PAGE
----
Provisional, informal, guerrilla, insurgent, DIY, hands-on, informal, unsolicited, unplanned, participatory, tactical, micro, open-source—these are just a few of the words floating around to describe a type of interventionist urbanism sweeping through cities around the world. The fact that there are so many concurrent, competing names for these myriad citizen-led urban improvements suggests that they remain a phenomenon-in-the-making, ripe for analysis. With mayors’ conferences recently featuring sessions on “lighter, quicker, cheaper” tactics (the term of choice for placemaking experts at the nonprofit Projects for Public Spaces) as alternative recession-era approaches to urban revitalization, and with “social impact design” burgeoning into a veritable cottage industry that young designers and established firms alike are eager to join, the trend might in fact be close to a tipping point. The subtitle of Malcom Gladwell’s book, The Tipping Point: How Little Things Make a Big Difference, could just as easily be the tagline for Spontaneous Interventions, the exhibition of the U.S. Pavilion at the 2012 Venice Architecture Biennale.

On the most straightforward level, without overly complex theorizing, this movement is about action, about multitudes of individual responses to problems as small as the cracks on the sidewalk, or as ubiquitous as unsafe intersections, or as large as crater-sized vacant lots stalled by a depressed economy. Architects and designers are trained to observe and solve problems, as we know, and one cornerstone of their education is the studio class that challenges them to develop hypothetical solutions to real, local, social, or urban problems. Moving ideas off the drawing board and into the world is the tricky part. Spontaneous Interventions: Design Actions for the Common Good celebrates those who act, who take the initiative to transform problematic urban situations into new opportunities or amenities to be shared by the public, without waiting for clients or permission, and in some cases, risking fines or arrest. Rolling up one’s sleeves, personally bankrolling or finding creative sources of funding, using every tool at hand to network and form tribes, mobilizing for the sake of shared passions, and simply making things happen—these are the modi operandi of a new class of citizen activists who are changing the shape of cities today.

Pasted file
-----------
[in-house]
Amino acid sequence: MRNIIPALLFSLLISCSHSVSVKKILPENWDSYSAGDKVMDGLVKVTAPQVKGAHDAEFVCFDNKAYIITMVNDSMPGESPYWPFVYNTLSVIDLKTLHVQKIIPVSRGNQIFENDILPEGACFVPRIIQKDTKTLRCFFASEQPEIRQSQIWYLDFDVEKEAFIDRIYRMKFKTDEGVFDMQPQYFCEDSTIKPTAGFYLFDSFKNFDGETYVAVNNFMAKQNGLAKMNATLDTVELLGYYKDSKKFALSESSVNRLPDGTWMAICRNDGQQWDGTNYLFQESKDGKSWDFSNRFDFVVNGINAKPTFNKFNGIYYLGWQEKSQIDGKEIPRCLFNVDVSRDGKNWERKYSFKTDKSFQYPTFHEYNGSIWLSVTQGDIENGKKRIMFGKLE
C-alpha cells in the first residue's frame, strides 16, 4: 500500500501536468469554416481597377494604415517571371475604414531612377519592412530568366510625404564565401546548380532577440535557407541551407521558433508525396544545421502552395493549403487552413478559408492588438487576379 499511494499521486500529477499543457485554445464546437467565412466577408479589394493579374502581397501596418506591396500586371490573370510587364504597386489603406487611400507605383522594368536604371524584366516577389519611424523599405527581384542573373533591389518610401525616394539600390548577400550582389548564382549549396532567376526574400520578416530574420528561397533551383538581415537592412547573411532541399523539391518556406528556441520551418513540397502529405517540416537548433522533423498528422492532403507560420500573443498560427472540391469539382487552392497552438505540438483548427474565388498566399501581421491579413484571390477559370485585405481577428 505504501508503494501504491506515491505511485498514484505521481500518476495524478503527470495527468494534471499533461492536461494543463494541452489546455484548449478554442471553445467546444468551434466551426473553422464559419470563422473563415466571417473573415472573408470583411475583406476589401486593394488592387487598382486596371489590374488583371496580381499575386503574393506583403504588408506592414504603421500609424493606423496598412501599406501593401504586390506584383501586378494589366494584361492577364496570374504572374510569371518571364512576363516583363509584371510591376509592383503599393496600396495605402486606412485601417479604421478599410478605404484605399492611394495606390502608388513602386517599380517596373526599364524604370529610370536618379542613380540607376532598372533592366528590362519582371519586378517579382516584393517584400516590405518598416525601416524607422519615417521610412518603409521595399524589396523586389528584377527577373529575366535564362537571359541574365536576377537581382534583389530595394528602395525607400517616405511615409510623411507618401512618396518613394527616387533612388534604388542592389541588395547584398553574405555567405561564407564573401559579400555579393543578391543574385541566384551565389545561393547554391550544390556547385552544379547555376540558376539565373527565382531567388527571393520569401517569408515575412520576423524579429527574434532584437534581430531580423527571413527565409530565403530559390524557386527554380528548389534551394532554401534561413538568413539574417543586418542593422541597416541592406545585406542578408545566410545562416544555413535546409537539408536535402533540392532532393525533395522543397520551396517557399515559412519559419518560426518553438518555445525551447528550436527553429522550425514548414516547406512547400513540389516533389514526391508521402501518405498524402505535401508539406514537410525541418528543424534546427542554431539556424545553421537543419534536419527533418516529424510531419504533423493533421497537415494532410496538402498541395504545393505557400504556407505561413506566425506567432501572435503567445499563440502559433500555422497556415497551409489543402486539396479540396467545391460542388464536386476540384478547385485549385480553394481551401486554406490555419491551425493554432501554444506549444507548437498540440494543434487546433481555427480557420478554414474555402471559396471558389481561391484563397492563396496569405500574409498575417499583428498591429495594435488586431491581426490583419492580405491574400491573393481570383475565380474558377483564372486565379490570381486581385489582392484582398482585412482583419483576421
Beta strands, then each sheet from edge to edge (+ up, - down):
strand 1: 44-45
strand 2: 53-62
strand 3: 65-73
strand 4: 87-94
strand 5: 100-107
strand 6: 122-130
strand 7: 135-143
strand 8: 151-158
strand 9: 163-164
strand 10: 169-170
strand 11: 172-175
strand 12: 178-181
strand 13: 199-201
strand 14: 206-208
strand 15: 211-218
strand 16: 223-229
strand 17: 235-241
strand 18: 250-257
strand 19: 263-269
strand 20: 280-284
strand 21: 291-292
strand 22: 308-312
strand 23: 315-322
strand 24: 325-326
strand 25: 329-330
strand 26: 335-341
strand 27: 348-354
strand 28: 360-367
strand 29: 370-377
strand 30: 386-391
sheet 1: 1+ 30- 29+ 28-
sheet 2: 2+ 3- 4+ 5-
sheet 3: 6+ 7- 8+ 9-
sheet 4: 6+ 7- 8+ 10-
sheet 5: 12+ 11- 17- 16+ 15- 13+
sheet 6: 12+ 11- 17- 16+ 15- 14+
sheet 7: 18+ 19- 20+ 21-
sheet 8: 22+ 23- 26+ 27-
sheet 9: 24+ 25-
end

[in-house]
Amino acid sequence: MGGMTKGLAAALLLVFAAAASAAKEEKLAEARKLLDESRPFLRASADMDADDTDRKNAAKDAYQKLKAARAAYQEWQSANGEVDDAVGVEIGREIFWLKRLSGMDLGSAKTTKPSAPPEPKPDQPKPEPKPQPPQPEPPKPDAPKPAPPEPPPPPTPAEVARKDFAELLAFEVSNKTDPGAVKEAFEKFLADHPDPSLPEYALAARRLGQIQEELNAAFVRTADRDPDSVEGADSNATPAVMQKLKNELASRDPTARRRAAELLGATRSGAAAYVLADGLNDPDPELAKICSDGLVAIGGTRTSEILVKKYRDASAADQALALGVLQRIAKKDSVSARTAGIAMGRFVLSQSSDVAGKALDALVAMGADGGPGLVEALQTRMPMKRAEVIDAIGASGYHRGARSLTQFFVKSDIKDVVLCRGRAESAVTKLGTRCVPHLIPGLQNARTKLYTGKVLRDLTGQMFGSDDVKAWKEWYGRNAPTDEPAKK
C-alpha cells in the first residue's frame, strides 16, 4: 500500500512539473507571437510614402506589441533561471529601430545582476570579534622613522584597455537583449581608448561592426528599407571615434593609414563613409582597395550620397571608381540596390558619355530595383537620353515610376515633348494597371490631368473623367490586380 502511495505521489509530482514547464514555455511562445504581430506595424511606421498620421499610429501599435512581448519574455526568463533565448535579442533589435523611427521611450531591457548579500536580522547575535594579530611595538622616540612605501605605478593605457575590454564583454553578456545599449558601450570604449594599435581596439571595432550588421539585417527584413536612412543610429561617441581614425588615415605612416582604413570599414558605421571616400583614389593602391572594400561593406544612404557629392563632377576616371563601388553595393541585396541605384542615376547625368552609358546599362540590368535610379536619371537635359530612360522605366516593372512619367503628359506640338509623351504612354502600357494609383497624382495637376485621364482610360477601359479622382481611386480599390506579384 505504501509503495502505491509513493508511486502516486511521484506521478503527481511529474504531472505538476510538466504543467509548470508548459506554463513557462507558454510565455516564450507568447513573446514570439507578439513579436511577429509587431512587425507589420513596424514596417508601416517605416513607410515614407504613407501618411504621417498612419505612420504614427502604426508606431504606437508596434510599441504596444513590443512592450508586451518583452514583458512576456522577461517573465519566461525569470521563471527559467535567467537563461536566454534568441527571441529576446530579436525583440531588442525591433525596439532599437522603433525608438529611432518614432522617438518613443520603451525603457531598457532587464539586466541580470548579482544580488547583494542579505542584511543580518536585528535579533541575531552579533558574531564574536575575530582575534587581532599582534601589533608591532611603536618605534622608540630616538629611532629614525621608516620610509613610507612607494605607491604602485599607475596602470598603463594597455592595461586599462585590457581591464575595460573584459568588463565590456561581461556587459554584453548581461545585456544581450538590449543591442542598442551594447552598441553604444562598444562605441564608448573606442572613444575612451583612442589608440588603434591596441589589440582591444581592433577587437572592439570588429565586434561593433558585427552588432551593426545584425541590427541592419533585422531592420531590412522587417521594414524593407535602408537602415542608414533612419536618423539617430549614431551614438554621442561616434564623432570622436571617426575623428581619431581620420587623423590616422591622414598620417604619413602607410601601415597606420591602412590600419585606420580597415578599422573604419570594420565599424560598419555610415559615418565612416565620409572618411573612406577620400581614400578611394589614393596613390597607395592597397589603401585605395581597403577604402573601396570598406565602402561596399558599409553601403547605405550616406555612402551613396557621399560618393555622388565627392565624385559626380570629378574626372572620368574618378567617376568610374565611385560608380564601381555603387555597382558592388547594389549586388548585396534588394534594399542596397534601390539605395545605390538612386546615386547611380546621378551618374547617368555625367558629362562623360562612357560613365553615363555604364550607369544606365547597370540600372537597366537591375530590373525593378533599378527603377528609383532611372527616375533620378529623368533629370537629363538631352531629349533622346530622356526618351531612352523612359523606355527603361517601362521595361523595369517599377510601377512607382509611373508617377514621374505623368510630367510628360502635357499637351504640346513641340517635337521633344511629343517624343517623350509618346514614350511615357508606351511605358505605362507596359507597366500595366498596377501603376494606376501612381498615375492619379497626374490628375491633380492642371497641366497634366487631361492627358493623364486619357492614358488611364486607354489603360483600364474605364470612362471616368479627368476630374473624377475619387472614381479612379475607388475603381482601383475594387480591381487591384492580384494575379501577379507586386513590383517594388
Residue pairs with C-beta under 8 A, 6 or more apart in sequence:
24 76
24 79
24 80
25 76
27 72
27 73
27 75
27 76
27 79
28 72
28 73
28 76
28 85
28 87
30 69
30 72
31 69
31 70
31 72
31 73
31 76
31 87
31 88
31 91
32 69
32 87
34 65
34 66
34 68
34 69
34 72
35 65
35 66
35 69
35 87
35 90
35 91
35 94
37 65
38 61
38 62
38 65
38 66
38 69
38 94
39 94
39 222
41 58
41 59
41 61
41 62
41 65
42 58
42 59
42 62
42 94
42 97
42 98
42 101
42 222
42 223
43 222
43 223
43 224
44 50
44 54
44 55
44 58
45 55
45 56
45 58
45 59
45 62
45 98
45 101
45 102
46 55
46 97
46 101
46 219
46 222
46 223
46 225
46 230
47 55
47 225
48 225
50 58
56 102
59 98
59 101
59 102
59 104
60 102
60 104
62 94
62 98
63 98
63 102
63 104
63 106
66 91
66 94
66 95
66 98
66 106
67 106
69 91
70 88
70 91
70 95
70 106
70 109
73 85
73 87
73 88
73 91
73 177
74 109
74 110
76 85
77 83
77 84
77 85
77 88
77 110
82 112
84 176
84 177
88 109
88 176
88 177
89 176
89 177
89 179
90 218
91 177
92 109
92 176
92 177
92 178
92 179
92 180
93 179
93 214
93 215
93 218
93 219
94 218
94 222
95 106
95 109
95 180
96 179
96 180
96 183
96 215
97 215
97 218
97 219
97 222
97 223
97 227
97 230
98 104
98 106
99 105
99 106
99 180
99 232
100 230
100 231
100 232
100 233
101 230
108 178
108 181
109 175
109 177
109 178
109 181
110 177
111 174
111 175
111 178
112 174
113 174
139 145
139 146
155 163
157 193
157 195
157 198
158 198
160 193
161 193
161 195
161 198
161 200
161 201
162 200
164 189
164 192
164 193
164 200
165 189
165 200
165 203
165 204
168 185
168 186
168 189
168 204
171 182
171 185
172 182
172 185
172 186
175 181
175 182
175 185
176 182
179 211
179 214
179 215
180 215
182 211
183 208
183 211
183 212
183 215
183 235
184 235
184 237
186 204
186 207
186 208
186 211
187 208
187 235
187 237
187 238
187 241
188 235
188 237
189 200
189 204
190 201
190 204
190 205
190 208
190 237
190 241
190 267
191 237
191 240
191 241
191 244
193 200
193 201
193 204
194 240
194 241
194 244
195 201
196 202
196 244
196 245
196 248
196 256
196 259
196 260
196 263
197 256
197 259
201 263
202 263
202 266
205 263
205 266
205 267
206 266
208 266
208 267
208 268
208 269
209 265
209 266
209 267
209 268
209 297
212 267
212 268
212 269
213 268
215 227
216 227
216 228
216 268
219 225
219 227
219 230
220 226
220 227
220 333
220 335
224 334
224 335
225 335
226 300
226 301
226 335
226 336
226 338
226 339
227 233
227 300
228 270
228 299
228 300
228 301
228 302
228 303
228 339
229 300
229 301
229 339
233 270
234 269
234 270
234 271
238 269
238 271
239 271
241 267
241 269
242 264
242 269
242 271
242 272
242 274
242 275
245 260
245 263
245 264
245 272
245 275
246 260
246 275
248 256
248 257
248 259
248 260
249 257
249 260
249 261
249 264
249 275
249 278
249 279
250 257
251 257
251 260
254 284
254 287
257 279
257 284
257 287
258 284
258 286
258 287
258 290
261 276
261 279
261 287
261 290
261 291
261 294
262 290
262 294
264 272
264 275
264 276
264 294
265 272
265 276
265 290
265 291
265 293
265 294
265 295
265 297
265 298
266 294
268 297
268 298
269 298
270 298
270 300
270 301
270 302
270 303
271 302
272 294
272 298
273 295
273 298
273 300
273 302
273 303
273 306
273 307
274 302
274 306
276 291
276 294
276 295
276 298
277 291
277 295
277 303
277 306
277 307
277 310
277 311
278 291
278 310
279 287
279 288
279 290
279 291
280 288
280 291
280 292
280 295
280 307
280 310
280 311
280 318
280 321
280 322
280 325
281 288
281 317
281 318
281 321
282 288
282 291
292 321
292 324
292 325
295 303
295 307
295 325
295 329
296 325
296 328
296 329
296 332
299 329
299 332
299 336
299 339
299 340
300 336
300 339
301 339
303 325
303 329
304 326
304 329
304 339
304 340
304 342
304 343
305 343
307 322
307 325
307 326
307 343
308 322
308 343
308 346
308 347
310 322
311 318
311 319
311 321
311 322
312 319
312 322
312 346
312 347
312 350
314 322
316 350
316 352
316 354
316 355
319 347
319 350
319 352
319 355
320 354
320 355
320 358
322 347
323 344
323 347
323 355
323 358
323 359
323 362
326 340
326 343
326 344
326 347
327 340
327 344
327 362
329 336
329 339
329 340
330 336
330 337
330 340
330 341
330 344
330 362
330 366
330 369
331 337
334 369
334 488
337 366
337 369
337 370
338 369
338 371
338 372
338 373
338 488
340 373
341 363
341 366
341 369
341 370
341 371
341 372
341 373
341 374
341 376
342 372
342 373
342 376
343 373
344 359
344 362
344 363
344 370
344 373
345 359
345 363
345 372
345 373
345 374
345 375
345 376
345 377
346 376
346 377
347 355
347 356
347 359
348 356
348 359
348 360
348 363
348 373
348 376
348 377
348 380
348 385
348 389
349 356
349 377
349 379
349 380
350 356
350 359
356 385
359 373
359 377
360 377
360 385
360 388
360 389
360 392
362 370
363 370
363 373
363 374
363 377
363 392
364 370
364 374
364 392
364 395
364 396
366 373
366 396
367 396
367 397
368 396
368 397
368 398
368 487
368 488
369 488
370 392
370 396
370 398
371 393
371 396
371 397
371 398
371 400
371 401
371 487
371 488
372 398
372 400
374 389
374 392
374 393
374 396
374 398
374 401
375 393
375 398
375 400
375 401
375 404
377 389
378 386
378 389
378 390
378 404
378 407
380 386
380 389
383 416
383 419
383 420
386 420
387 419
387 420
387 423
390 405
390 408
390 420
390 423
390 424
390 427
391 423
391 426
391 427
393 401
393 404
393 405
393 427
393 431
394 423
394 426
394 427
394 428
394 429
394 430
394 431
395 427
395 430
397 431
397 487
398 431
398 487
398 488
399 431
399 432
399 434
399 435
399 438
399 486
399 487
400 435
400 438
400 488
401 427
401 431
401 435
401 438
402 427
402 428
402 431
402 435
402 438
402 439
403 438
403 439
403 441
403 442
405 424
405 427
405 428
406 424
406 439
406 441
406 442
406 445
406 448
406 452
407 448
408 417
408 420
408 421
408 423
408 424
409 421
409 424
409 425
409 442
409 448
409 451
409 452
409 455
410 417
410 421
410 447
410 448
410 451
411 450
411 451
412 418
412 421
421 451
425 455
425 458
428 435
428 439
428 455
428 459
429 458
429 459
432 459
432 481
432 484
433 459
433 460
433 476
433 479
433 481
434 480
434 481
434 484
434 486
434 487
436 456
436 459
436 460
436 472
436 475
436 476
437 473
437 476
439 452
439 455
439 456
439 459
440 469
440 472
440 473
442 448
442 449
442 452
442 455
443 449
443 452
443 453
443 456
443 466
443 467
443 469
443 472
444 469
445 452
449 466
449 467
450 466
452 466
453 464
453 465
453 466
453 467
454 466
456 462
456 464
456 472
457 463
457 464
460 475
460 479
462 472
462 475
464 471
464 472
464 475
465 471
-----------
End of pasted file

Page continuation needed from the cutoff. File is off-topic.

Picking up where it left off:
In researching projects for the exhibition, we found hundreds of examples even before we issued an open call in January, which itself yielded over 450 compelling self-initiated urban improvements. We narrowed our choice to 124—the maximum number we could fit in the 4,000-square-foot permanent American pavilion in the Giardini, the public gardens of Venice—though we wish we could have included many more. We were expansive in our consideration of what qualifies as a “spontaneous intervention,” including projects that encroach on the territory of art and graffiti, well aware that some acts are more about self-expression than tactics for long-term change. Our goal was to find a diversity of original projects that transform public urban space to better serve the common good, seeking those that would add up to a useful archive of actionable strategies that could be replicated in other cities facing similar problems.

The notion of the “common good” is mutable and subjective, to be sure—what’s good for some might not be for others—but in selecting projects we adhered to the idea of what is beneficial to the most people with respect to everyday needs. New bike lanes in New York City might irk drivers; guerrilla gardeners might be annoying squatters to property owners; culture-jamming billboard pranks might be classifiable as vandalism; and all of these acts might be gentrification by another name. But we believe that the positive impacts of our featured examples of hands-on city-making far outweigh the negative.